If a claim results in a loss that is large enough, every pocket involved is going to be in jeopardy. Even if a TOS that TRANSFERS the risk to the owner and rider is upheld by the courts, when they’re found to be judgment proof the chickens could come home to roost.
Forty years ago a judge in Minnesota said, “Don’t talk to me about liability, a child has been hurt and someone is going to pay for it.” Courts are strange places housing weird people with all sorts of ideas about what is just.
Another comment on the TechCrunch story stated a side to the “sharing economy” that exists and seemingly is going unquestioned.
Bad Things Do Happen
The Airbnb guys are not dumb, they are well aware of the fault-lines in their model, they know the problems inherent in the accommodation industry, they know that at some point, someone will be beaten or molested or murdered, they know that a host will return home to the horrifying sight of a guest suicide, they know exactly what the media reaction will be, they know exactly what will happen to the notional value of their company, they know that one big compensation order will completely destroy the tenuous math upon which their company is based.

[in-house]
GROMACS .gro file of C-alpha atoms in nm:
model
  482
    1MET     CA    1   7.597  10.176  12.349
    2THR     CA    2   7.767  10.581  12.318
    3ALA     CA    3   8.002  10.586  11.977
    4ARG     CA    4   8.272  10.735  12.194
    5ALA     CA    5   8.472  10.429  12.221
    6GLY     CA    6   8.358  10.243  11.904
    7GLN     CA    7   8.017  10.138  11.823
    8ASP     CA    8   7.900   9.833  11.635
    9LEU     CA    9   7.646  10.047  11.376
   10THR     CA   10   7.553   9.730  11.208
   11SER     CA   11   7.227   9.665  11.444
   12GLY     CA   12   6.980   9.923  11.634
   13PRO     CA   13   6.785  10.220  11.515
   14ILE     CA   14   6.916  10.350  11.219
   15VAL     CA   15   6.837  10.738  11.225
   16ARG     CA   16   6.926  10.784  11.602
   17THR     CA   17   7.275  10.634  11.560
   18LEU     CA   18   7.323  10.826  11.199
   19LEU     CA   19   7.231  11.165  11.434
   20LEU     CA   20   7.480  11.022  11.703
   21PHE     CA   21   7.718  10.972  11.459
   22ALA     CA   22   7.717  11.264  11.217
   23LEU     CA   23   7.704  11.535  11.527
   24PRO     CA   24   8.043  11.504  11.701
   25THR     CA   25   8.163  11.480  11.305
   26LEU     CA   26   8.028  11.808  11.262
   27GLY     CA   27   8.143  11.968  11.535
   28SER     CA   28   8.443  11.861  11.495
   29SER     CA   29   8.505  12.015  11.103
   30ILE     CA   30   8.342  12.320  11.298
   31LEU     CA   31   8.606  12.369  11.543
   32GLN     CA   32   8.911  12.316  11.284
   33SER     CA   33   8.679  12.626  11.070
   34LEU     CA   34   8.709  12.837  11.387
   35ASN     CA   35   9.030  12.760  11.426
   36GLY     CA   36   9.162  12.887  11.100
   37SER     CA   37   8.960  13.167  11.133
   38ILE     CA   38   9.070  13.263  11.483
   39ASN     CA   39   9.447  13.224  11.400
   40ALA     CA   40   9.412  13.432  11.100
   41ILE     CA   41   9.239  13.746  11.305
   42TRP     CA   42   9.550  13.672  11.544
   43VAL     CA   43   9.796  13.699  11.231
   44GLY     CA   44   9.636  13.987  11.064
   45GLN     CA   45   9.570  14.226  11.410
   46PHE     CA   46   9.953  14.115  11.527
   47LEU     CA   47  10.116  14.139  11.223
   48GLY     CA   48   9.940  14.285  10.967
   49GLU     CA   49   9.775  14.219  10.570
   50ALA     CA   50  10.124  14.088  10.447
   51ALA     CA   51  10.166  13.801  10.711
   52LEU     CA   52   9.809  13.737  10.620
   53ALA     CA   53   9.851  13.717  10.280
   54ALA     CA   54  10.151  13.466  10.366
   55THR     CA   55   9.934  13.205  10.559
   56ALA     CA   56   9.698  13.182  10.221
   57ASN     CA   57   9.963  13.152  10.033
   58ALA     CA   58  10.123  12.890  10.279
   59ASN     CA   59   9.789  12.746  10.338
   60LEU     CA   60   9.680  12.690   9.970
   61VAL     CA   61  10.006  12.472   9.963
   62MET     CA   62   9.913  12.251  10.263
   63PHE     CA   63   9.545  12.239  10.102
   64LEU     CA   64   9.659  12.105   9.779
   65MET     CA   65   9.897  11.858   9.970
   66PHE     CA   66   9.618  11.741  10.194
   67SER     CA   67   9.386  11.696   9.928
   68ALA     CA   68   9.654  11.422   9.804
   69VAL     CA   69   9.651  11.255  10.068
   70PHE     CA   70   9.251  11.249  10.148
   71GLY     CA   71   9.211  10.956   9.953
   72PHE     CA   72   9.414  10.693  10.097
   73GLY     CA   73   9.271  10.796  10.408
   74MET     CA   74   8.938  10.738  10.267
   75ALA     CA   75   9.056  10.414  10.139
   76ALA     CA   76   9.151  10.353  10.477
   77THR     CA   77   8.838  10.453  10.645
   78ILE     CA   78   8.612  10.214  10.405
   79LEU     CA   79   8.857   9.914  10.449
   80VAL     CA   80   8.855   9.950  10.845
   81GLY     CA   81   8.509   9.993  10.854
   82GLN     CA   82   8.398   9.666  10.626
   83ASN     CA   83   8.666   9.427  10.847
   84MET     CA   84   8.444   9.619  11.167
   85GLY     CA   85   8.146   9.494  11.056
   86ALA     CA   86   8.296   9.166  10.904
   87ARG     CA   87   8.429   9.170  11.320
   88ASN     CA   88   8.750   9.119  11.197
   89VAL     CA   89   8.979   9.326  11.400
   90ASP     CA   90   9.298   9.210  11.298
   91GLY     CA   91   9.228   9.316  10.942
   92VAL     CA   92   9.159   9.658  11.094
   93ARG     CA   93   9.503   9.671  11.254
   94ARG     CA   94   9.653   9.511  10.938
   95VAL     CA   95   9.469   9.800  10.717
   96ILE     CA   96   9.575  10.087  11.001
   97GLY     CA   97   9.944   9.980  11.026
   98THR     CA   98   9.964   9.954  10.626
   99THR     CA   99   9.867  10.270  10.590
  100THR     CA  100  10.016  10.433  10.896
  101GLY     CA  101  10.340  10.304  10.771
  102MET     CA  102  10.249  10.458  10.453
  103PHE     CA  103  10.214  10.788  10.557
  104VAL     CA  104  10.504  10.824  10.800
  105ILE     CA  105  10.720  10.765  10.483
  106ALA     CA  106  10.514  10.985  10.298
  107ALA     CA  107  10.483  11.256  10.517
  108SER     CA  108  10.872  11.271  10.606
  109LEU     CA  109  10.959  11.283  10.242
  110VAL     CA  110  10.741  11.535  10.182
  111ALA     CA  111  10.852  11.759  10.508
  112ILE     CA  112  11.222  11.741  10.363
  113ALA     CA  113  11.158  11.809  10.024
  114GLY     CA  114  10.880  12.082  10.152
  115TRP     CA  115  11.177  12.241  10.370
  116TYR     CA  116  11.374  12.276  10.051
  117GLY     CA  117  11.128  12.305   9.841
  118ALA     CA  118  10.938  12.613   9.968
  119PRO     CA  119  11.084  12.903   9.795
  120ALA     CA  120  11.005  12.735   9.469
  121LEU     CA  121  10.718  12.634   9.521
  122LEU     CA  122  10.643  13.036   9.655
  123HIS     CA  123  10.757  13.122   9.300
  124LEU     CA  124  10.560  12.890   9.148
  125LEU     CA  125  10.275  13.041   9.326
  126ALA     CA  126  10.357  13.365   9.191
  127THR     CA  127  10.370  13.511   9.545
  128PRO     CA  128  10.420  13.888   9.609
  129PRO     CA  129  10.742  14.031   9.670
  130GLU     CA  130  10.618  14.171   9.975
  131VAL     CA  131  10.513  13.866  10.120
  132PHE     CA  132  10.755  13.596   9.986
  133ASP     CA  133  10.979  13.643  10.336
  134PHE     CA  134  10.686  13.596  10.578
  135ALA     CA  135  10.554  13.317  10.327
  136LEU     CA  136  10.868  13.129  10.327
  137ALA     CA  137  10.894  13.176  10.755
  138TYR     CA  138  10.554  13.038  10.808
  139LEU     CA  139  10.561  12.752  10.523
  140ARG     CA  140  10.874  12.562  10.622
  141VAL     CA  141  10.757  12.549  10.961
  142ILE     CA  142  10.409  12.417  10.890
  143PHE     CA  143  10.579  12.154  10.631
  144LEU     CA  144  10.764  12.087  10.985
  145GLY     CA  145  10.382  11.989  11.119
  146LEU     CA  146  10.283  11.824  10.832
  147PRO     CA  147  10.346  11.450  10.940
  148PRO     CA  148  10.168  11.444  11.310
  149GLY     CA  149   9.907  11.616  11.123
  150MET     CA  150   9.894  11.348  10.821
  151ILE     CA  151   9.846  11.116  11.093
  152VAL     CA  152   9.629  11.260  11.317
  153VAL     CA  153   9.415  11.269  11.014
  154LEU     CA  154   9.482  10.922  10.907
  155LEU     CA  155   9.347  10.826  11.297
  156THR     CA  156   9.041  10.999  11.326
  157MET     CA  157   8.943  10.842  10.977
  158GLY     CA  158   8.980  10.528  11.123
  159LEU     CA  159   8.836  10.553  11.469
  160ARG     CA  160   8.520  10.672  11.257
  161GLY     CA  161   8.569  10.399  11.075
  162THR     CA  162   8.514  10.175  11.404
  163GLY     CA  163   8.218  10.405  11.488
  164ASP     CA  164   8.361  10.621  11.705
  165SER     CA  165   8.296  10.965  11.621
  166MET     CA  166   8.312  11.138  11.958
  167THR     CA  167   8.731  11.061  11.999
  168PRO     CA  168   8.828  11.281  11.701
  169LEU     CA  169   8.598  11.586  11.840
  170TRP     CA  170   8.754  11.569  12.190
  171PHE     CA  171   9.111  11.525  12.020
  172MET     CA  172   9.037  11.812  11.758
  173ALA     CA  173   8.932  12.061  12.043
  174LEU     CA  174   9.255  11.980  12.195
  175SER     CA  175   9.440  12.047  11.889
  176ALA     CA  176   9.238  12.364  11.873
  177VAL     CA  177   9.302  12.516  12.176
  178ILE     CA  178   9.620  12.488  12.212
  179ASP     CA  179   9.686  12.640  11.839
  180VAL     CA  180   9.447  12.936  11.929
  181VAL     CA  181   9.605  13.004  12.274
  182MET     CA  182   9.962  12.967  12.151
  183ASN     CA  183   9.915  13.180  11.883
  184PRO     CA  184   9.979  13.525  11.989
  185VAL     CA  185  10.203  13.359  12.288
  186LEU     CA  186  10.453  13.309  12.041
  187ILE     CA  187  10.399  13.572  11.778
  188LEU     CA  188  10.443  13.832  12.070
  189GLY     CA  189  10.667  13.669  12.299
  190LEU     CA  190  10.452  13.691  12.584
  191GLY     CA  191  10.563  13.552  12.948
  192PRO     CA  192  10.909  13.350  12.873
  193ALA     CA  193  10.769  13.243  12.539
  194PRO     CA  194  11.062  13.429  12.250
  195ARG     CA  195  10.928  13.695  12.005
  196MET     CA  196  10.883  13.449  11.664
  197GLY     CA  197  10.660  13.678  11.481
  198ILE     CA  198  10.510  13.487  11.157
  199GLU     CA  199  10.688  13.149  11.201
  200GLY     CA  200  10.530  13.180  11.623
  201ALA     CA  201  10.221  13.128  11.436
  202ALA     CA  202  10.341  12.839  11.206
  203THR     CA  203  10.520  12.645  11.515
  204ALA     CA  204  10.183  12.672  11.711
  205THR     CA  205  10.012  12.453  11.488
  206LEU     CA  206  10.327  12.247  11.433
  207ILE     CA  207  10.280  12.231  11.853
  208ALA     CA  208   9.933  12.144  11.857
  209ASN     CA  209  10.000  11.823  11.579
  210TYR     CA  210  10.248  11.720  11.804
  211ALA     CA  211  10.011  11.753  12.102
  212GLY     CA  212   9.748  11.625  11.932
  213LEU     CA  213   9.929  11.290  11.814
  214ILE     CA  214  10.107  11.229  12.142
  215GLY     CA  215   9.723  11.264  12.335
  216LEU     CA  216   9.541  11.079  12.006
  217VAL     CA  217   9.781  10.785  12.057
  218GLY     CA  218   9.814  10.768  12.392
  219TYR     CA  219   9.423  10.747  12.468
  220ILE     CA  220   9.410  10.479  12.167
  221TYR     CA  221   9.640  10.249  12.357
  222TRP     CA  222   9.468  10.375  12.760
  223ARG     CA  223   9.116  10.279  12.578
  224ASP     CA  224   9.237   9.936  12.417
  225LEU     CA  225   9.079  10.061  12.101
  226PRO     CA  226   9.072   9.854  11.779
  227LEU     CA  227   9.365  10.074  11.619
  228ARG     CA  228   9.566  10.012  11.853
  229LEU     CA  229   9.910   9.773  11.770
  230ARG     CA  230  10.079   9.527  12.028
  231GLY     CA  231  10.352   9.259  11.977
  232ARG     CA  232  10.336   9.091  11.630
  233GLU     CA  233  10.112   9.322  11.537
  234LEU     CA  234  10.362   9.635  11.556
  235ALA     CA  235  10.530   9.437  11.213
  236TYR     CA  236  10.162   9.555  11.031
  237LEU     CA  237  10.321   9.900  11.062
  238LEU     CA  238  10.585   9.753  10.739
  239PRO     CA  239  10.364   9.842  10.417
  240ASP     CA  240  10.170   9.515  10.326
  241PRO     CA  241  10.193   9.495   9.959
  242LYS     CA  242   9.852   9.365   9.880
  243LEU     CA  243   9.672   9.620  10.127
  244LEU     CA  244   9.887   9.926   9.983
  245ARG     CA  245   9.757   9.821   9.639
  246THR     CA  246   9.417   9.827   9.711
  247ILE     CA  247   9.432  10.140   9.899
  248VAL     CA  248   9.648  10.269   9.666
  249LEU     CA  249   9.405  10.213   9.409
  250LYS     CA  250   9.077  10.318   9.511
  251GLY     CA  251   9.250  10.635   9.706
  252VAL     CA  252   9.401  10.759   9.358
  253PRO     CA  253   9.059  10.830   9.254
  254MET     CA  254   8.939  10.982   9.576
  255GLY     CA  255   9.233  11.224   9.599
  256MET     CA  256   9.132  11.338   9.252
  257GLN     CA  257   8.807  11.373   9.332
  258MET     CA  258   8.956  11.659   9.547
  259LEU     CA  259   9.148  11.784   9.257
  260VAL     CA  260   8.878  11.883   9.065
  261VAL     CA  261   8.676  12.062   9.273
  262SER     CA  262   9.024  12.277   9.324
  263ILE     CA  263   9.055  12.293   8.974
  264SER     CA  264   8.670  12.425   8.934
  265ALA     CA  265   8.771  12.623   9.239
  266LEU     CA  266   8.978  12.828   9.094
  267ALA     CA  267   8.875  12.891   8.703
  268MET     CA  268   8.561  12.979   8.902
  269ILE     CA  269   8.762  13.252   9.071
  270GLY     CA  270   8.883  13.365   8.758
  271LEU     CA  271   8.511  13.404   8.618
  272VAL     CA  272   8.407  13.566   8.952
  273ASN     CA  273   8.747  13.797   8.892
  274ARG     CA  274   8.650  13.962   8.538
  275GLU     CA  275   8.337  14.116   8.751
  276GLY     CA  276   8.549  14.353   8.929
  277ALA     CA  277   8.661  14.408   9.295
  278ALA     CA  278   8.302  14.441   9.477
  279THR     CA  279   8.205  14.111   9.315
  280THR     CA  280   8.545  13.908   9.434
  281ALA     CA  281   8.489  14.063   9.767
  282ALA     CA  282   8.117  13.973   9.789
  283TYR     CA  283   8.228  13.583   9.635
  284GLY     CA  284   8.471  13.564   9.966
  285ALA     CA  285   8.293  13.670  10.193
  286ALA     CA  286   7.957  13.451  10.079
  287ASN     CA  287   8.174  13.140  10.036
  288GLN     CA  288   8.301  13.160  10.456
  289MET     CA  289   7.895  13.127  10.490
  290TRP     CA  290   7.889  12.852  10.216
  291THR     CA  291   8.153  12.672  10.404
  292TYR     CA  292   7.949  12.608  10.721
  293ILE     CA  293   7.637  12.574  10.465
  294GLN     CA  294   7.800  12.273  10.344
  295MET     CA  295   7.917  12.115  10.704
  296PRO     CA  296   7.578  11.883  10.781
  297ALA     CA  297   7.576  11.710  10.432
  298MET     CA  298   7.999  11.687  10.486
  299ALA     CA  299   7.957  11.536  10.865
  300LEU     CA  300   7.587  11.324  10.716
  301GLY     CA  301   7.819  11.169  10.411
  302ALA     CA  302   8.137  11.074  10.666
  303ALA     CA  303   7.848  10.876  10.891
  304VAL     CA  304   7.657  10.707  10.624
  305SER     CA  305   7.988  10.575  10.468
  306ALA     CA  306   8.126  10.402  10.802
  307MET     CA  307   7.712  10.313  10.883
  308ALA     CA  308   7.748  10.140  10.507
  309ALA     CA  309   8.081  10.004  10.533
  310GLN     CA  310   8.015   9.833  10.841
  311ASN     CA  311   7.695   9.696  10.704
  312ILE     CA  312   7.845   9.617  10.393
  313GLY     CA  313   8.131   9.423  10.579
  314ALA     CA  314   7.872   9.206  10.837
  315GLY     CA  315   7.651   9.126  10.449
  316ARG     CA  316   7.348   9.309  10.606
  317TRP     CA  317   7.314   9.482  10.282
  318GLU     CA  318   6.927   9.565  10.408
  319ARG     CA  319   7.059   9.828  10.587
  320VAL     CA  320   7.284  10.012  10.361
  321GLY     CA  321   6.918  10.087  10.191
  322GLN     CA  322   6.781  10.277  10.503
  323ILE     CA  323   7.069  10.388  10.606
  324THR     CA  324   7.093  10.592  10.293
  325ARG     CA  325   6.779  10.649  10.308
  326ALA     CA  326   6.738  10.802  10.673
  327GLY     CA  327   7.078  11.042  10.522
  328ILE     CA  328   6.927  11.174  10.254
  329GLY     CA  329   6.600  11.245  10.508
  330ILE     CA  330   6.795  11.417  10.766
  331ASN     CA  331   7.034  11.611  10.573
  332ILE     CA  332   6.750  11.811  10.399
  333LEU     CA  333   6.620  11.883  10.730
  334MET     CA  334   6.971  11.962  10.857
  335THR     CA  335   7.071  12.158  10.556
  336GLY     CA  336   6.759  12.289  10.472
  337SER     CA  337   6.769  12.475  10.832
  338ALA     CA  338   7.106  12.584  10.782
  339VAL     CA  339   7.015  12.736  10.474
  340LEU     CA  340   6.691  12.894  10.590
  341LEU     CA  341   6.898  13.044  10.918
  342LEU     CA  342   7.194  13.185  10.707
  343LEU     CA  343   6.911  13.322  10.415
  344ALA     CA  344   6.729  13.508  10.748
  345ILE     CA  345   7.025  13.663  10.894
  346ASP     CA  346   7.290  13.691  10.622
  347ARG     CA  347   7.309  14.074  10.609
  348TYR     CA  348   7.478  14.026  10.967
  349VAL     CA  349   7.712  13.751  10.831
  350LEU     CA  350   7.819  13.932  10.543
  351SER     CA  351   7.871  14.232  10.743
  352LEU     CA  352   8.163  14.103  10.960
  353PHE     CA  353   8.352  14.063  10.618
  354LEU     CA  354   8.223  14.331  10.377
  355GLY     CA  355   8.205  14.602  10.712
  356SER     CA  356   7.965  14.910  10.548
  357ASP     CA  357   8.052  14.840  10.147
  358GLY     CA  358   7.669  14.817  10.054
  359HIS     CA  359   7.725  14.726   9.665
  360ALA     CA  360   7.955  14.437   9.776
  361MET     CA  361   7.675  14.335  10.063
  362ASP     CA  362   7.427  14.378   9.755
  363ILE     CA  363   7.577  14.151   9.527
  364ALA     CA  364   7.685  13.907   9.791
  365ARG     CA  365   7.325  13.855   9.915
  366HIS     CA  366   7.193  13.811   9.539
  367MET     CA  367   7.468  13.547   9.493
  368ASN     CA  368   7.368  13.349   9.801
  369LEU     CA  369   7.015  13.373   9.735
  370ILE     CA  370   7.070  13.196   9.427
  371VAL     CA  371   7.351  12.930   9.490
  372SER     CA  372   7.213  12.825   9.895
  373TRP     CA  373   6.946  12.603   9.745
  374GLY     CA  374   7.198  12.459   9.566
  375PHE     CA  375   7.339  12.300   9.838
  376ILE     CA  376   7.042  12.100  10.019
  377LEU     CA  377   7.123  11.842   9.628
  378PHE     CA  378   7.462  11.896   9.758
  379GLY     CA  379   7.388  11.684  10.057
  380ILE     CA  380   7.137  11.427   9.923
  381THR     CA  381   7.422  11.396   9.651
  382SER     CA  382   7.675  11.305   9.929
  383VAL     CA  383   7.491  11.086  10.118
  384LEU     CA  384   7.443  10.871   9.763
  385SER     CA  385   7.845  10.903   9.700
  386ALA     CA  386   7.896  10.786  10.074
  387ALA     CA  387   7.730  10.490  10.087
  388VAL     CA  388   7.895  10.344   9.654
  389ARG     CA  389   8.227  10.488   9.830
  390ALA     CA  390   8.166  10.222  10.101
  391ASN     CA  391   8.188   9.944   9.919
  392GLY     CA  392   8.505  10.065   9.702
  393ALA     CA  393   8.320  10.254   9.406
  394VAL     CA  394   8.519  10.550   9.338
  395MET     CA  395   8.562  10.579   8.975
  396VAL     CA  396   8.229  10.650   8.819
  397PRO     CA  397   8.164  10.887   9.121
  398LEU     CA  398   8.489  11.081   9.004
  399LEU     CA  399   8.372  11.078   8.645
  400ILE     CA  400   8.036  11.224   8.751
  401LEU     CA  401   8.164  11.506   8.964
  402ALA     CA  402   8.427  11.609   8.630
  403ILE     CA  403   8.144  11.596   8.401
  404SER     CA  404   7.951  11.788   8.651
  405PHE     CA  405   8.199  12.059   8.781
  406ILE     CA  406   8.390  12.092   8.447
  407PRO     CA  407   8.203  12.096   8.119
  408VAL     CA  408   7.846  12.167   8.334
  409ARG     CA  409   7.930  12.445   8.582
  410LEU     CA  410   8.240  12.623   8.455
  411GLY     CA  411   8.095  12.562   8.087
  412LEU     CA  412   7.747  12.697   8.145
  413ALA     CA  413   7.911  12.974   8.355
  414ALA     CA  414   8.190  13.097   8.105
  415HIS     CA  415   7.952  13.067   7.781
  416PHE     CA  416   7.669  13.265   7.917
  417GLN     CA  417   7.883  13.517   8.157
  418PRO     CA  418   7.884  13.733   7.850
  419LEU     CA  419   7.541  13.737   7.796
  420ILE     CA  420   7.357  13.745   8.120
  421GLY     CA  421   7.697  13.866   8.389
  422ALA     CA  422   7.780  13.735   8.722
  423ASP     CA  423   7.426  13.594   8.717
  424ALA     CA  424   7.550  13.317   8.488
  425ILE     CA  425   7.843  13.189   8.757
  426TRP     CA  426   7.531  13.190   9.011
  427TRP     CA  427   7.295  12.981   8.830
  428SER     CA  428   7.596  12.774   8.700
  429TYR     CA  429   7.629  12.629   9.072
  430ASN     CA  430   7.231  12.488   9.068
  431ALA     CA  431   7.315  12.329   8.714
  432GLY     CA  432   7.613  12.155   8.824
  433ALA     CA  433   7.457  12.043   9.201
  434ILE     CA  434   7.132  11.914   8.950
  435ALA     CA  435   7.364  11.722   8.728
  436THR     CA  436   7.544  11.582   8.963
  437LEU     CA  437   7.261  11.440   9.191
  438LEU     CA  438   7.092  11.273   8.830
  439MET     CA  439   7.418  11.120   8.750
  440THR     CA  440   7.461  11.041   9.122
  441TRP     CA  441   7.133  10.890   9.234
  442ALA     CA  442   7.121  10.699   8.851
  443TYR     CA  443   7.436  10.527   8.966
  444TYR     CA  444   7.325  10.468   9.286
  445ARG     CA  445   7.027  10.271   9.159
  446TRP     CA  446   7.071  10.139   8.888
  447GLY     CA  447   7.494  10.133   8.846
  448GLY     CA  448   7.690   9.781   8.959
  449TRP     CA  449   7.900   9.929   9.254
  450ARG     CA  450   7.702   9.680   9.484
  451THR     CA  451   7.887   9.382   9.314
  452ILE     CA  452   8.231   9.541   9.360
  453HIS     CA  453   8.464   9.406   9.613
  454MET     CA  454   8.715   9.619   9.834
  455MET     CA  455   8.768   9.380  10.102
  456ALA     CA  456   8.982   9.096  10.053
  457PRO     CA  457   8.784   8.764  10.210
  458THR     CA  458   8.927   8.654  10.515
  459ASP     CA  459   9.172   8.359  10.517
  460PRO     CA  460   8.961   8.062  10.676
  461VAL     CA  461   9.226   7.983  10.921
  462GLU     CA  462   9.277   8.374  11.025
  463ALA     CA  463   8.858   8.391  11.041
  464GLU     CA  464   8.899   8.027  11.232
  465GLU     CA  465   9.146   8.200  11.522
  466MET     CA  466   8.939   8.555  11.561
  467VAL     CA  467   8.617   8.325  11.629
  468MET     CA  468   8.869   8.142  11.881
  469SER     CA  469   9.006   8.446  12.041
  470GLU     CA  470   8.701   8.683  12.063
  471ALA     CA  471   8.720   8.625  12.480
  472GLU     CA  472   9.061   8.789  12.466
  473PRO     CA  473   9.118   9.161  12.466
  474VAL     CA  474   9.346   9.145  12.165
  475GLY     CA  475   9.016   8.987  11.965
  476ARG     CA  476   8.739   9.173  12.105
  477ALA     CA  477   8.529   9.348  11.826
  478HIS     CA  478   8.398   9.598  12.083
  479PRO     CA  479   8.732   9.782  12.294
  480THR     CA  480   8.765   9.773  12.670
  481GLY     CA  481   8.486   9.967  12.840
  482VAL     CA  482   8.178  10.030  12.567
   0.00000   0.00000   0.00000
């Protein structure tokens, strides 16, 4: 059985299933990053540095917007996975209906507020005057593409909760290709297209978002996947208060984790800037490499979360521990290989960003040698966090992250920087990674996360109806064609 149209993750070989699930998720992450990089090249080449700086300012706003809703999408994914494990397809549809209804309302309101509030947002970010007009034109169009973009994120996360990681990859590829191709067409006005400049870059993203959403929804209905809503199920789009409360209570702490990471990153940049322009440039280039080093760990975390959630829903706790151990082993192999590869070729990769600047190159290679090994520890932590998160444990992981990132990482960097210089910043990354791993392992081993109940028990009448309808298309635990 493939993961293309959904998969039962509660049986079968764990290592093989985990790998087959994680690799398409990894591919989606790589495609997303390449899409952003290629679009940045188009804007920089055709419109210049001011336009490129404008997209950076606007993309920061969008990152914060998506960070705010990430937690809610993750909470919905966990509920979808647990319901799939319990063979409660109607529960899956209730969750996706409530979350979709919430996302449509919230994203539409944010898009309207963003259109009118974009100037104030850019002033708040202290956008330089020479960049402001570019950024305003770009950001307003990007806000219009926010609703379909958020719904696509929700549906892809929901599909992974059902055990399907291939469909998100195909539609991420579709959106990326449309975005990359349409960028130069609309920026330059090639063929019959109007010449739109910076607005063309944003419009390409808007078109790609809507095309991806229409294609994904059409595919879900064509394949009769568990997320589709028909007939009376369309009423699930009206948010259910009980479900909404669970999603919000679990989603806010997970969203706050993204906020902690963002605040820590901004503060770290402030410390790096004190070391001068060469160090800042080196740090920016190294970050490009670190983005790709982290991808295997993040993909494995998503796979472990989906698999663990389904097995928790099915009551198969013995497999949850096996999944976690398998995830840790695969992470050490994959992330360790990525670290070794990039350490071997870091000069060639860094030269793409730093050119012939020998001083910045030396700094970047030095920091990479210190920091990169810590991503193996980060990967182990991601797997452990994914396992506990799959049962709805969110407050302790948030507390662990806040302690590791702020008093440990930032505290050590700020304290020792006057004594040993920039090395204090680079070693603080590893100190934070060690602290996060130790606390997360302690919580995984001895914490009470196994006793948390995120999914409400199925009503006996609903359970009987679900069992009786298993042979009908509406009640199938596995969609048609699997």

My forty-three years in the insurance business has taught me that bad things do happen. I once placed my Lloyd’s contract on a crane rental operation for the physical damage on the crane. The person who rented the crane had the required hours of experience but had never demolished a building. For some imponderable reason, he decided to swing the big steel ball back and forth instead of from side to side.
A crane has a warning buzzer that sounds when a ball is being improperly used. The operator decided the warning buzzer was malfunctioning, disconnected the buzzer and went back to the improper swinging. By the time he was done he had completely destroyed the cab, causing over $100,000 in damage.